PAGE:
Hughes deliberately creates myth to ‘correct’ the fundamental flaw in western thinking, which is the separation from nature. His intent to metaphorically bring attention to the psyche of society, brought upon by WWII, through animals and the disconnection from nature is expressed in both ‘The Jaguar’ and ‘Wodwo’. These poems focus on the centrality of consciousness, the flaws of humanity and Hughes concern with the need to reconnect with nature due to the trauma of the twentieth century. Hughes is able to create visionary poetry through the structure and techniques within both ‘The Jaguar’ and ‘Wodwo’.
In Ted Hughes’ poem the jaguar the centrality of consciousness and the perception of the animals reveals something about the observers consciousness. The instinctive human emotions are expressed subconsciously and metaphorically. ‘The Jaguar’ effectively presents the complexity of the natural world. We see how the literal representation of animals transcends into the imaginative realm. Hughes draws influence from his context as he attempts to uphold Romantic poetic traditions – in particular the appreciation of nature – in the face of Modernism and ‘the Movement’ threat. We see this immediately in the beginning through the use of animal imagery and stretched assonance (“yawn and adore”) in “The apes yawn and adore their fleas in the sun”. Here, the dullness of entrapped animal life serves as a metaphor for the monotony of human life that lacks freedom of thought due to the expectations of society.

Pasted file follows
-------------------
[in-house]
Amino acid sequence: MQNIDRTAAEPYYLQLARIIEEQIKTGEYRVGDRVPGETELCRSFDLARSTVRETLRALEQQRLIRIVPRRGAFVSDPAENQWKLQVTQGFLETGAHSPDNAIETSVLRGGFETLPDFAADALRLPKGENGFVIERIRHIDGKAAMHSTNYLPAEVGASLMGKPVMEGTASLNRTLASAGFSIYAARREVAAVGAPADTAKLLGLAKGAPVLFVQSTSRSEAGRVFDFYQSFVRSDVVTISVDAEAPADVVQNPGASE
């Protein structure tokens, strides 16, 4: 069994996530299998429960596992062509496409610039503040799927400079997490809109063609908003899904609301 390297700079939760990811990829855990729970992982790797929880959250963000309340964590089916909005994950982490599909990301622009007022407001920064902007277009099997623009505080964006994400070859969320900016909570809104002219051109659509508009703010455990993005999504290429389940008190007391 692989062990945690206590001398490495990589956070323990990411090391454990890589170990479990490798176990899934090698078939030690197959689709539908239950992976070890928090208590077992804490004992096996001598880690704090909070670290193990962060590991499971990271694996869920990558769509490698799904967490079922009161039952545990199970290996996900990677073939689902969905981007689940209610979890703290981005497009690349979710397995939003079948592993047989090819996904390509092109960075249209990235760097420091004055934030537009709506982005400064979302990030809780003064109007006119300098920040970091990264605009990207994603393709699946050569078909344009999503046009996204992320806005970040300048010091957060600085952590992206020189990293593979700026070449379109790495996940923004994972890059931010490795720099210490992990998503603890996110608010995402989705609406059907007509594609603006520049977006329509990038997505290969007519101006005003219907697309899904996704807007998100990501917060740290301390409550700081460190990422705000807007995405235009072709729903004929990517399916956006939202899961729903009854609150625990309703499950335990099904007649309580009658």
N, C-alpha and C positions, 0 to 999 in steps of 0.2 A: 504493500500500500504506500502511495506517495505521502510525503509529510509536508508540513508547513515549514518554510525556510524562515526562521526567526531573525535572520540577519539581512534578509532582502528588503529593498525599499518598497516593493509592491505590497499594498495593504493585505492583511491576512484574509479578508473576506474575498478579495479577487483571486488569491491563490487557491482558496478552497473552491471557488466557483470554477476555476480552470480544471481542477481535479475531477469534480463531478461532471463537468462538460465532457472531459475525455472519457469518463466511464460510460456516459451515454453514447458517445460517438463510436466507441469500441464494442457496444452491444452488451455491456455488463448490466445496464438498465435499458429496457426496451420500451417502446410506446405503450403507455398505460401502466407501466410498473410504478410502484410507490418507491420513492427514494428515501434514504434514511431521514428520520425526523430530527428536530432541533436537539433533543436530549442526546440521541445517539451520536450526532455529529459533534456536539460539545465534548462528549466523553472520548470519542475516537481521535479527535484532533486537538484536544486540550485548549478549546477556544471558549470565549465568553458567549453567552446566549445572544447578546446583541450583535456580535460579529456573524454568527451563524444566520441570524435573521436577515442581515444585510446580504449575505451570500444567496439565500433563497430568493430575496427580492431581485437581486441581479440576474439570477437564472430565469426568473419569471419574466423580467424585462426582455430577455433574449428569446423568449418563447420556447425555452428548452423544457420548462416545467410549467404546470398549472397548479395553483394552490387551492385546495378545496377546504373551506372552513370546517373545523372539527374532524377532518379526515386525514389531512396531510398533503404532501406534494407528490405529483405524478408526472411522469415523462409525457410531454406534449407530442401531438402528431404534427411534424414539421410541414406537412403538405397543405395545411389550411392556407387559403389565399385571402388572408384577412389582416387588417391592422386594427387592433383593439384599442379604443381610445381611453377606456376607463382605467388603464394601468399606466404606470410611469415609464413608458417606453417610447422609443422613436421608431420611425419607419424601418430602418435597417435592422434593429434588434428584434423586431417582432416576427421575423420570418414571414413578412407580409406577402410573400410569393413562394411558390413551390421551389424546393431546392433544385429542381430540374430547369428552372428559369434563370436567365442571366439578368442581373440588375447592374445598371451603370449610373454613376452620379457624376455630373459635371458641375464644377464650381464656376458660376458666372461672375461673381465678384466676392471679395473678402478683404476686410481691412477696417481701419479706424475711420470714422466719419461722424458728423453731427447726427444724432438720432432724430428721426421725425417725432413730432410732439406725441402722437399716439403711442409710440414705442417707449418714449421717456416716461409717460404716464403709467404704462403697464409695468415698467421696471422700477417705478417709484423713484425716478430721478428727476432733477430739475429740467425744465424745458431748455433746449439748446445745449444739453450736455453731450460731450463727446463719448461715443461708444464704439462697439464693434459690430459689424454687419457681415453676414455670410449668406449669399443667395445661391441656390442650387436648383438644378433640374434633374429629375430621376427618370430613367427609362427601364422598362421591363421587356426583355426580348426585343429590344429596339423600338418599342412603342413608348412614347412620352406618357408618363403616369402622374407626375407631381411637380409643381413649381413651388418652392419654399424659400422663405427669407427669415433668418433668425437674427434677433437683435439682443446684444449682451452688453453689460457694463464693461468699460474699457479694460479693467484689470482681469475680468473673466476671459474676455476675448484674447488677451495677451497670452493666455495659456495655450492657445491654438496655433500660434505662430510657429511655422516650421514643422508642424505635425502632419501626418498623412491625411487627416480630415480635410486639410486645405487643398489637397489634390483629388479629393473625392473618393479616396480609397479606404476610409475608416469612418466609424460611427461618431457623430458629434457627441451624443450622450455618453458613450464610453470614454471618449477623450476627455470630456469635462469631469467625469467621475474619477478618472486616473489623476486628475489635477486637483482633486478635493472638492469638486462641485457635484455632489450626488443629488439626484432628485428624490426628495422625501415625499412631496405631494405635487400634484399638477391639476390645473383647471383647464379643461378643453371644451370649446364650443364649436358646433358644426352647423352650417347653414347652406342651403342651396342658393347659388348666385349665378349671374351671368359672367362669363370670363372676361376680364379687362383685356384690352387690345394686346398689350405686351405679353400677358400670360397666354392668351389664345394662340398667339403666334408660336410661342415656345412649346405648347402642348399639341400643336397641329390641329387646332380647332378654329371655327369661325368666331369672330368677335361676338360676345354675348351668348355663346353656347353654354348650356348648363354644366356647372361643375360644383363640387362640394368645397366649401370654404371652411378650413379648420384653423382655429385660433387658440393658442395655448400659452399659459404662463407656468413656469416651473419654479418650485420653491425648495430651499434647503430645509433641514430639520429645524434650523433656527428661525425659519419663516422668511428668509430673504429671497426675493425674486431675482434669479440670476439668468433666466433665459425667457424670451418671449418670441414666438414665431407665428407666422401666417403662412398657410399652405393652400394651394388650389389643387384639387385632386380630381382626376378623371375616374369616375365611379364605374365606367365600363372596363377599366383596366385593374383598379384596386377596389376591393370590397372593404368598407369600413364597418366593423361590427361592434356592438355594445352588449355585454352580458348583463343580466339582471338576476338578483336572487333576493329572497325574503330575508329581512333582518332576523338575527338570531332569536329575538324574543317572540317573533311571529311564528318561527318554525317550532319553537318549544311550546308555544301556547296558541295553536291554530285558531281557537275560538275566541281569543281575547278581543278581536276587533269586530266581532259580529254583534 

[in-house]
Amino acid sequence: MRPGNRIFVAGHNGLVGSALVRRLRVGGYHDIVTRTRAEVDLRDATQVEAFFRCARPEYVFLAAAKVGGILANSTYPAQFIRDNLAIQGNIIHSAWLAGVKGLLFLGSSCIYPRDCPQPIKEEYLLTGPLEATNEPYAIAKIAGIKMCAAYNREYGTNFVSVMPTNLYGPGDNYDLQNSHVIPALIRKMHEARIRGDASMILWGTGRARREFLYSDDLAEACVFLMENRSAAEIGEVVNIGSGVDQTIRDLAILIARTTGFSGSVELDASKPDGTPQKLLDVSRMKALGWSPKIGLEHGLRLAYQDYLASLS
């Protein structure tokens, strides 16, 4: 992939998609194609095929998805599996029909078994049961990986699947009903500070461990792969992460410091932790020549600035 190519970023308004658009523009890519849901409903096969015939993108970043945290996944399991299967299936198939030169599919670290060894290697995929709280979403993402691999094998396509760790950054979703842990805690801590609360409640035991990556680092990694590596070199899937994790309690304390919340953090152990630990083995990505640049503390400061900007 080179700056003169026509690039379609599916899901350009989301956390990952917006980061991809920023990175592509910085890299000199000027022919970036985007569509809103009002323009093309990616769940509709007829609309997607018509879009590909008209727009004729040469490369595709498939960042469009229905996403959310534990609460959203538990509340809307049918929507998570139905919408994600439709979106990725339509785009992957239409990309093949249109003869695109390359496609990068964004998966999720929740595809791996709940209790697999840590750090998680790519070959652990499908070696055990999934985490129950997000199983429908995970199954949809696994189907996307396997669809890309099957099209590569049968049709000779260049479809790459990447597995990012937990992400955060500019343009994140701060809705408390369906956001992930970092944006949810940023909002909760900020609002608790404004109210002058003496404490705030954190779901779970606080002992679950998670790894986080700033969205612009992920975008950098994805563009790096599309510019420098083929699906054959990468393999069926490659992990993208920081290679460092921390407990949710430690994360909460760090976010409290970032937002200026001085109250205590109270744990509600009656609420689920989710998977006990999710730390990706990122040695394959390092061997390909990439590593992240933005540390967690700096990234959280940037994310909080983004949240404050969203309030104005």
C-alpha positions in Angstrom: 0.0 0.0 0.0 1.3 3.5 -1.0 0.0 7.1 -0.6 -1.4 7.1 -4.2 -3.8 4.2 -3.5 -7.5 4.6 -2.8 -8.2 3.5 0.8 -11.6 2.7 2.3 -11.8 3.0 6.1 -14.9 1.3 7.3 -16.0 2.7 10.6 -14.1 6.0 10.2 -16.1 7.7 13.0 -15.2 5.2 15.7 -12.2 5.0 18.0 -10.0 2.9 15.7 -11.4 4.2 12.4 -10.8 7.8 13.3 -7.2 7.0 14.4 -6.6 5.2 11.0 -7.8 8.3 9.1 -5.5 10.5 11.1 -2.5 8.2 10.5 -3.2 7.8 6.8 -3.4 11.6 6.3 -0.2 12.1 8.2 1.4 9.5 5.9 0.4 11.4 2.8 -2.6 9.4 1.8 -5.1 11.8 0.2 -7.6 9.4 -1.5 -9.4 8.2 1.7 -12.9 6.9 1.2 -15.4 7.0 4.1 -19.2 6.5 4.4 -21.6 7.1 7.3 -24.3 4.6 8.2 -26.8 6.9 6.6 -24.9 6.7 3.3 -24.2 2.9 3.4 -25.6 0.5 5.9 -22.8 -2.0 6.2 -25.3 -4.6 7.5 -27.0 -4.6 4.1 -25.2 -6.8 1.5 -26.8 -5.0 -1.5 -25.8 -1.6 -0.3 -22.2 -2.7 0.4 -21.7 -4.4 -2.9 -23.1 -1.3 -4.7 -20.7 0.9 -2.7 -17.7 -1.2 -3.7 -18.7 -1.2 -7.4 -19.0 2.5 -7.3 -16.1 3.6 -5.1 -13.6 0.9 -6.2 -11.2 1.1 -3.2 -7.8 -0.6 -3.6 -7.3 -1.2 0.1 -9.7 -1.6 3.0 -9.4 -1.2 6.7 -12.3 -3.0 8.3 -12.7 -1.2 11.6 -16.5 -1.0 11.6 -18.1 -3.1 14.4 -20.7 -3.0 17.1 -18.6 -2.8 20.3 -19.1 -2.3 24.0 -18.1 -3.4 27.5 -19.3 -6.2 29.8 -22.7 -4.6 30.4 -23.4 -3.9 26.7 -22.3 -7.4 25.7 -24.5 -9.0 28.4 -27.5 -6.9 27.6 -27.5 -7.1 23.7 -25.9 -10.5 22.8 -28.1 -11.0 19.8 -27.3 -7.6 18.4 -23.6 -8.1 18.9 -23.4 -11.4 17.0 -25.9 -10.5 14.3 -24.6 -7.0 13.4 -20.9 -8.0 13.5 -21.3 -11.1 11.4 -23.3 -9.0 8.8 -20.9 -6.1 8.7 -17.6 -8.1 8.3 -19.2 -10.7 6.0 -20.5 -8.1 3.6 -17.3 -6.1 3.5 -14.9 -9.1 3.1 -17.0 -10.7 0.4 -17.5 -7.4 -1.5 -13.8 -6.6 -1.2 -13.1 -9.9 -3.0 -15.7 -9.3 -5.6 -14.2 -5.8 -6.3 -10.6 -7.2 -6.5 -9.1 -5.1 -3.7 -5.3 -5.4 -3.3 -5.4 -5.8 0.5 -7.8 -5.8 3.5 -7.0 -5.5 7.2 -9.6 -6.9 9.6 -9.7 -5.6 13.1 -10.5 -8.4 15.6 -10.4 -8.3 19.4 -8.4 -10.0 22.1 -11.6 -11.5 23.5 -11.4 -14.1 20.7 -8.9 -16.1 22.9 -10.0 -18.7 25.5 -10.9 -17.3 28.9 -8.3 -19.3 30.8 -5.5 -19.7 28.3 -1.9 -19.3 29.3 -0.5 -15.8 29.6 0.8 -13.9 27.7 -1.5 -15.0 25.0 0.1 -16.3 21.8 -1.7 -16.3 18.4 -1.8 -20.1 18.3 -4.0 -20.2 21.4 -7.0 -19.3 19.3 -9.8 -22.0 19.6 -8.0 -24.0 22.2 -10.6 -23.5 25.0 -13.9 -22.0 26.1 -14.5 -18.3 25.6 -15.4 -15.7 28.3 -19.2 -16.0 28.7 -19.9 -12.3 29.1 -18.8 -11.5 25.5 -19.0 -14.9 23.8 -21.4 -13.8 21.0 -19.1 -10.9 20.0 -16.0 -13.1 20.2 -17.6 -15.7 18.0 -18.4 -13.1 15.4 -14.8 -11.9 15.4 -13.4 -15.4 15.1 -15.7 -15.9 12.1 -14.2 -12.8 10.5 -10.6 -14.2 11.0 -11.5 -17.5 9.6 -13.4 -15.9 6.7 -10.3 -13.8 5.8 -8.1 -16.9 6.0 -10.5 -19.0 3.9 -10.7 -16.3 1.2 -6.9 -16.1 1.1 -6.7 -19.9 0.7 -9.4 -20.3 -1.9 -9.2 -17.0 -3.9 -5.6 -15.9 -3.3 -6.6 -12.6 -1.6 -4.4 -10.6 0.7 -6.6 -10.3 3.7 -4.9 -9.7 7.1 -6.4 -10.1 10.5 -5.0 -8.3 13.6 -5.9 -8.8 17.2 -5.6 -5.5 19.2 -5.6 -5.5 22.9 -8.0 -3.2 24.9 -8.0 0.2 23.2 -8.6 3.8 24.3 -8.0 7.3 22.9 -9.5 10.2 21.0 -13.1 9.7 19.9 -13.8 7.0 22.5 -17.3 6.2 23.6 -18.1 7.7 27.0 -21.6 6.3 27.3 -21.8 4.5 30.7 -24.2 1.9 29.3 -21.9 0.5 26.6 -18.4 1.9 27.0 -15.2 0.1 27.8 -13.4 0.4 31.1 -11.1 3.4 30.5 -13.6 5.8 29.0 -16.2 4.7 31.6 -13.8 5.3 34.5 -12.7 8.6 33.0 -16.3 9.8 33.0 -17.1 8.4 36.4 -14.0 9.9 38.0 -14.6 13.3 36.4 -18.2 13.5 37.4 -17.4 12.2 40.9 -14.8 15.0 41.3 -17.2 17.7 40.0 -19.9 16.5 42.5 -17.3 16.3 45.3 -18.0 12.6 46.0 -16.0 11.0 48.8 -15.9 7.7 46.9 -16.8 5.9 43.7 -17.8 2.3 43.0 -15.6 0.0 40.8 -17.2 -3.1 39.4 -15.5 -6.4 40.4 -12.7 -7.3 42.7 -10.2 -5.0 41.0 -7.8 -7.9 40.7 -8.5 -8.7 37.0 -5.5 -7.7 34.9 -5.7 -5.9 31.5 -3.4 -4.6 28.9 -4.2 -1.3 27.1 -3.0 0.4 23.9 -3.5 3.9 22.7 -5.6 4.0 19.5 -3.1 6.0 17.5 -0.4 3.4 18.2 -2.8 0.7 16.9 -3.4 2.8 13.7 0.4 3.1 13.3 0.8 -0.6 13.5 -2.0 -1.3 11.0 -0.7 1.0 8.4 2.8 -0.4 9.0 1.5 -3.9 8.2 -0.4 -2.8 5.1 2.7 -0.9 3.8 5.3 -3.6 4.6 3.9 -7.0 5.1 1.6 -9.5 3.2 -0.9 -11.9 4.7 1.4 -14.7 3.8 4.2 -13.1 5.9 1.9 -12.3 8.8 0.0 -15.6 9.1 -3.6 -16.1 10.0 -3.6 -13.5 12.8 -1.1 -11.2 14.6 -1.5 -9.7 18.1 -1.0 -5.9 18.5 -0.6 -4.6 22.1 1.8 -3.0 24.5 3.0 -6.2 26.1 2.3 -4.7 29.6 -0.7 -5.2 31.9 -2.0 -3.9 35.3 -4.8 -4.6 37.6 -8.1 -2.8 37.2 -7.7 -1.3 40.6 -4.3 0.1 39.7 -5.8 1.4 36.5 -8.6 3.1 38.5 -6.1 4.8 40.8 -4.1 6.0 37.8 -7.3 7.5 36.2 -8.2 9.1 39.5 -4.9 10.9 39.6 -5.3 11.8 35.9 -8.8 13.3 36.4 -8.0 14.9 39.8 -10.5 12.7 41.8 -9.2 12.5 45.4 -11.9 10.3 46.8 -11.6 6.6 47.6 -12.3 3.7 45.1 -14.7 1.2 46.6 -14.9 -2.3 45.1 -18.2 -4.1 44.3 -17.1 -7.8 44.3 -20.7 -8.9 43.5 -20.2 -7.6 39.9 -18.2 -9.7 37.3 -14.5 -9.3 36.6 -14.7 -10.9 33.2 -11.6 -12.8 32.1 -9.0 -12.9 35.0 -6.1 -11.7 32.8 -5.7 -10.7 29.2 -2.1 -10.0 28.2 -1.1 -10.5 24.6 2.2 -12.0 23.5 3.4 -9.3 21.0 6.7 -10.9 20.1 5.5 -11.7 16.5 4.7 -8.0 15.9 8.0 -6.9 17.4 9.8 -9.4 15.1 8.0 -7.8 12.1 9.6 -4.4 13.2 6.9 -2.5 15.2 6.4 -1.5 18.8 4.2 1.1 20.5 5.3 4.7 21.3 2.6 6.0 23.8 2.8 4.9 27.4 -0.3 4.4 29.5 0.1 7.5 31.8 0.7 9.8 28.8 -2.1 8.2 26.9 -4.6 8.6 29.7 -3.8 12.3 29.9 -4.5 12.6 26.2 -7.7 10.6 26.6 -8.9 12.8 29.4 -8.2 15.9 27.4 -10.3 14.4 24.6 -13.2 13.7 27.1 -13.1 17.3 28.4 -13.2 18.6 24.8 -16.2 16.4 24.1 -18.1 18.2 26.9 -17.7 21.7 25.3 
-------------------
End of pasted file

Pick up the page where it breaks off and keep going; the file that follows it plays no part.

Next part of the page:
In many ways, this reflects Hughes’ frustrations about his mid-20th century context where scientific and technological change resulted in a loss of tradition with a lack of appreciation for nature. This sentiment is furthered through the repetition of “cage” and the sibilance in “cage after cage seems empty, or stinks of sleepers from the breathing straw”, which serves to emphasise Hughes’ dissatisfaction with the seemingly endless nature of this entrapment. The...
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